Think big

Relocating historic structures, office buildings, train locomotives, giant transformers and other heavy equipment: it's all in a day's work for American Heavy Moving & Rigging. The company, in fact, will haul just about anything that can't be lifted with a crane or transported via regular trailers. A typical load for this highly diversified company is 200,000 lb. or more, according to general manager,

Relocating historic structures, office buildings, train locomotives, giant transformers and other heavy equipment: it's all in a day's work for American Heavy Moving & Rigging. The company, in fact, will haul just about anything that can't be lifted with a crane or transported via regular trailers.

A typical load for this highly diversified company is 200,000 lb. or more, according to general manager, Jim Hetherington, who operates the company with Earl Sutton, president. Based in Chino, CA, American Heavy Moving & Rigging has been in the business of heavy hauling since 1981.

Logistics, Hetherington notes, is always the biggest challenge when dealing with oversized/overweight loads. “We have to pre-plan a haul thoroughly in order to find a designated route that will accommodate the width, length and height of these loads,” he reports. “We also have to be sure our fleet equipment is capable of negotiating all the turns to get the load to its destination.”

When doing a haul, Hetherington reports: “We never want to get caught in a situation where we can't get the load off the highway to a safe place because a truck breaks down, so we always have a spare vehicle follow the load to its destination. Also, for the safety of the motoring public, the great majority of our moves are made between 11:00 p.m. and 5:00 a.m.”

The emphasis at American Heavy Moving has shifted from primarily moving houses to transporting giant transformers and other heavy equipment, which now accounts for about 65% of its business.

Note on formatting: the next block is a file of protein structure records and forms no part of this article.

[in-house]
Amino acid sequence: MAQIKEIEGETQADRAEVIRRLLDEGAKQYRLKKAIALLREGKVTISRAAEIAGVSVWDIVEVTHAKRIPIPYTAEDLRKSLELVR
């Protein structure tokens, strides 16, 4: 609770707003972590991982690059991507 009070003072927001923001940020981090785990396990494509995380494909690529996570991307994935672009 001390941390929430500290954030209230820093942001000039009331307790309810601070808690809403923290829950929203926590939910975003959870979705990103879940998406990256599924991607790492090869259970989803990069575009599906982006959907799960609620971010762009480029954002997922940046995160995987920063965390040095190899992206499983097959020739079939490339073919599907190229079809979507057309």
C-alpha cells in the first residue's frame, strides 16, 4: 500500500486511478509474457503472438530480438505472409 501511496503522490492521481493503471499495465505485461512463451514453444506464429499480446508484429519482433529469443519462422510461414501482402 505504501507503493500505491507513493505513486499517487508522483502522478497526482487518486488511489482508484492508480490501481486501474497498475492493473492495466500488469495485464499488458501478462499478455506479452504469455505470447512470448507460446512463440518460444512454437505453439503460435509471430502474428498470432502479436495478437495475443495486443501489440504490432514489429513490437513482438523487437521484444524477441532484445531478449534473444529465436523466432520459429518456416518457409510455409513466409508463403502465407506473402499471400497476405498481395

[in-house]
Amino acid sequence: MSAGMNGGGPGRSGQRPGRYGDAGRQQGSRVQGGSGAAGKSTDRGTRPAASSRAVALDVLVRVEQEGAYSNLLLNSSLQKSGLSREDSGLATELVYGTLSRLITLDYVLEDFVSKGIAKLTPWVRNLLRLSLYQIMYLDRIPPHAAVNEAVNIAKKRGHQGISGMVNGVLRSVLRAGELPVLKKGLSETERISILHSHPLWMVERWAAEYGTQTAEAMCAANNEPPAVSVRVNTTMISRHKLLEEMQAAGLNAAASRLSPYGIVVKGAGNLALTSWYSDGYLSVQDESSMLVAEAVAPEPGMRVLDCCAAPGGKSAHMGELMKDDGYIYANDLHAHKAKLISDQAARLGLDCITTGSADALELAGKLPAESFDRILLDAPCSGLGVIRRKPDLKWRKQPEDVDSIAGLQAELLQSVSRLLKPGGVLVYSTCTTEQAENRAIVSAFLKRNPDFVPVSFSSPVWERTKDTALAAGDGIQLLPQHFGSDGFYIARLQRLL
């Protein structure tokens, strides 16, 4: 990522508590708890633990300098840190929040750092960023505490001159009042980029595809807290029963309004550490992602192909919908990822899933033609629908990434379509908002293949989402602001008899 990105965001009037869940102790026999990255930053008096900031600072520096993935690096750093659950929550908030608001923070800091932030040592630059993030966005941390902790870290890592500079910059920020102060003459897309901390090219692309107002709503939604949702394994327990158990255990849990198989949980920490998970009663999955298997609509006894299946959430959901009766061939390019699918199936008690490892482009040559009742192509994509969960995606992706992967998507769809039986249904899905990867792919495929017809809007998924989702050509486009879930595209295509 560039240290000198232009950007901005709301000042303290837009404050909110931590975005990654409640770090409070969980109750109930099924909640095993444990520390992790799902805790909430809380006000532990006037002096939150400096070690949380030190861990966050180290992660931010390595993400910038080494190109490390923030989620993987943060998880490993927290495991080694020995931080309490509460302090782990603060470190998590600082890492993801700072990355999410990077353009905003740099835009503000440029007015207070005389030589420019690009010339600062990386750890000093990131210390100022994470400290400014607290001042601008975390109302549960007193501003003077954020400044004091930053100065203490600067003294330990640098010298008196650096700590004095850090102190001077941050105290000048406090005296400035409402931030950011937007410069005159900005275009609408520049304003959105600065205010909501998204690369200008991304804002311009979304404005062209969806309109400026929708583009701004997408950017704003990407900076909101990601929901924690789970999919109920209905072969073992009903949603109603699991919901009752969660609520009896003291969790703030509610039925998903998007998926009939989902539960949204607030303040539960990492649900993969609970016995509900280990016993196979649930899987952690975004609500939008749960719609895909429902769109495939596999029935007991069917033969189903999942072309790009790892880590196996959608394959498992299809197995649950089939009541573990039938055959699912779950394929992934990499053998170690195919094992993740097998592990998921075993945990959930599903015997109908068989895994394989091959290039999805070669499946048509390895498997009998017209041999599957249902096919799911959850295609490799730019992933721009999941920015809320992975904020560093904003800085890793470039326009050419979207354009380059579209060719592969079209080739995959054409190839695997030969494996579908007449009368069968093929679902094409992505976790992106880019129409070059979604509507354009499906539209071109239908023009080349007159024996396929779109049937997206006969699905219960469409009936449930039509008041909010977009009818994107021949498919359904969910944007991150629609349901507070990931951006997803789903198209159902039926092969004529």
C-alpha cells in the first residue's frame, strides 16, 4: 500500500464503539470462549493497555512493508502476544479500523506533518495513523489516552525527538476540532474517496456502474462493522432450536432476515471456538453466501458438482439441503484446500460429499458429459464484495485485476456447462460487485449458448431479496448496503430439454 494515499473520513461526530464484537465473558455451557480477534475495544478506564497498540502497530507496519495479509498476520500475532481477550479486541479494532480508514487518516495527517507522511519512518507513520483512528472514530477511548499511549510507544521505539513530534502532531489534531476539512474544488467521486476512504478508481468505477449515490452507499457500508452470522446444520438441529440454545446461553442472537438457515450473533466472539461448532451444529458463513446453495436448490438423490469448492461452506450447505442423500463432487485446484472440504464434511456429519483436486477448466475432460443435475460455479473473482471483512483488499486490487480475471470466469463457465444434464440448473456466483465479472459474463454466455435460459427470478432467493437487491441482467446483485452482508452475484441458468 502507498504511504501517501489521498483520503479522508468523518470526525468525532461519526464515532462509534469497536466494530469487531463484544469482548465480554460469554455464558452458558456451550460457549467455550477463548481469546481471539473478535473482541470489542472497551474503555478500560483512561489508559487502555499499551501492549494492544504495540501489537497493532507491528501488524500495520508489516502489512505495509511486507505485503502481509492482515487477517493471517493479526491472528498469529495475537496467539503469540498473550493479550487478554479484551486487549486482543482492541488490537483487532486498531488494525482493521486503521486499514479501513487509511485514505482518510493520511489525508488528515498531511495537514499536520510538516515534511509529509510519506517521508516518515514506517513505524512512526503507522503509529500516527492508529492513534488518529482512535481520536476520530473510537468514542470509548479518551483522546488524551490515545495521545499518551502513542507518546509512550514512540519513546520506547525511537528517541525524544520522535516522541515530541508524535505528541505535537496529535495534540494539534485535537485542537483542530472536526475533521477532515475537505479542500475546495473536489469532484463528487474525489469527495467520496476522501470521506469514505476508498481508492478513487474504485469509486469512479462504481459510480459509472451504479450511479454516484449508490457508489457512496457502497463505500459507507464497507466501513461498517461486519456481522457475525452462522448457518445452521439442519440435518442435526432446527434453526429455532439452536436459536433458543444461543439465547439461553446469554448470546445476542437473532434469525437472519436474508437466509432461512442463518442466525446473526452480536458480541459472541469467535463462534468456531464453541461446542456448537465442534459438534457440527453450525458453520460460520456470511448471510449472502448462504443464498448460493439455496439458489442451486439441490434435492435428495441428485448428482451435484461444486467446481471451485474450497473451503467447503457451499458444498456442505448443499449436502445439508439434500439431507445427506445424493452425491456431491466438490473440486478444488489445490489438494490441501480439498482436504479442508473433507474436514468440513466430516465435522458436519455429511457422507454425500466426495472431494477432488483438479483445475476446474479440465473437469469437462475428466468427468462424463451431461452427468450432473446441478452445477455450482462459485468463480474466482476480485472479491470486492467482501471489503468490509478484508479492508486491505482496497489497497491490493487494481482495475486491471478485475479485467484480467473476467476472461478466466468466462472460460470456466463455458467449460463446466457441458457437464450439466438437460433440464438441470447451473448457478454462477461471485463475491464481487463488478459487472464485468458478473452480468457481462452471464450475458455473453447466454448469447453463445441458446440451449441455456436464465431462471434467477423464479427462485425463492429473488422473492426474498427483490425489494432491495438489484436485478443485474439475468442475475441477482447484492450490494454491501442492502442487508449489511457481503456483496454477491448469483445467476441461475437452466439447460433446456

To move the transformers the company uses a fleet of Kenworth AWD heavy trucks and two 24-axle transporters capable of carrying up to 500,000 lb. The truck fleet includes two C500 models. One is an extremely big prime mover that Hetherington says was built in 1996 for heavy loads; it weighs close to 60,000 lb. empty, is 10-ft. wide and has a V-12 Caterpillar engine rated 1,000-hp. There are also a number of Kenworth 2002 and 2003 model 6x6 semi-prime movers and heavy-push trucks, as well as an 8-wheel-drive T800 originally built to haul military tanks.

Hetherington explains that front-wheel-drive is needed for traction since these trucks pull so much weight. He notes the 6x6 vehicles are also spec'd with double-reduction rear axles from ArvinMeritor rated 50,000-lb. capacity. The big C500 has planetary rear ends like those used by cranes, he notes, and also has two multi-speed gearboxes that enable the truck to gear down to extremely slow speeds.

“An advantage of the Kenworths is that they have big radiators,” says Hetherington. “At 4-5 mph you don't get a lot of wind blowing through the engine, so you need an oversized radiator to cool it.”

Because American Heavy Moving is so hard on equipment, an extremely strict maintenance program is called for. “We don't track maintenance by miles like a linehaul carrier does; we operate on a daily schedule and at about six weeks the trucks are brought in for service,” Hetherington says. “Rear ends, transfer cases, transmissions, and other major components are checked. Filters are changed, new fluids added, brakes adjusted, and driveshafts inspected for slack in the U-Joints or worn bearings.”

Hetherington notes the heavy haul industry is a small, specialized one, and says that most of the company's jobs are attained through referrals, as well as from its listing in the Blue Book of Building and Construction. And there's no lack of diversity in the types of jobs that come their way.

Coming up the first of the year, Hetherington notes his company will be moving a live oak tree that stands in the path of an industrial park being developed in Santa Clarita, CA. The tree has been in the news a lot this past year. Local environmentalists used the escapades of a tree-sitter who lived in the tree for 71 days before being evicted to save the tree from demolition.

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